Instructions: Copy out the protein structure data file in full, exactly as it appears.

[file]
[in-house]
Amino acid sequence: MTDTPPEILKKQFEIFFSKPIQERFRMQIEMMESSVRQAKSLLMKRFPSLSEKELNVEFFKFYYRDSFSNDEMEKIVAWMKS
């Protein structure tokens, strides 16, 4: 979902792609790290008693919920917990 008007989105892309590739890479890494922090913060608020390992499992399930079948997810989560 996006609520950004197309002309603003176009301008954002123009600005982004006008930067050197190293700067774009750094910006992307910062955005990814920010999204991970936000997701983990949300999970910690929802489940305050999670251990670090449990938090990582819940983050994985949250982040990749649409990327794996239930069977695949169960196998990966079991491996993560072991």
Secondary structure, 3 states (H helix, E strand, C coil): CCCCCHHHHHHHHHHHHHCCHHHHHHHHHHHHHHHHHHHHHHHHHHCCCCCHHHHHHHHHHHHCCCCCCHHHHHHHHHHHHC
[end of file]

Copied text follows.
[in-house]
Amino acid sequence: MTDTPPEILKKQFEIFFSKPIQERFRMQIEMMESSVRQAKSLLMKRFPSLSEKELNVEFFKFYYRDSFSNDEMEKIVAWMKS
């Protein structure tokens, strides 16, 4: 979902792609790290008693919920917990 008007989105892309590739890479890494922090913060608020390992499992399930079948997810989560 996006609520950004197309002309603003176009301008954002123009600005982004006008930067050197190293700067774009750094910006992307910062955005990814920010999204991970936000997701983990949300999970910690929802489940305050999670251990670090449990938090990582819940983050994985949250982040990749649409990327794996239930069977695949169960196998990966079991491996993560072991």
Secondary structure, 3 states (H helix, E strand, C coil): CCCCCHHHHHHHHHHHHHCCHHHHHHHHHHHHHHHHHHHHHHHHHHCCCCCHHHHHHHHHHHHCCCCCCHHHHHHHHHHHHC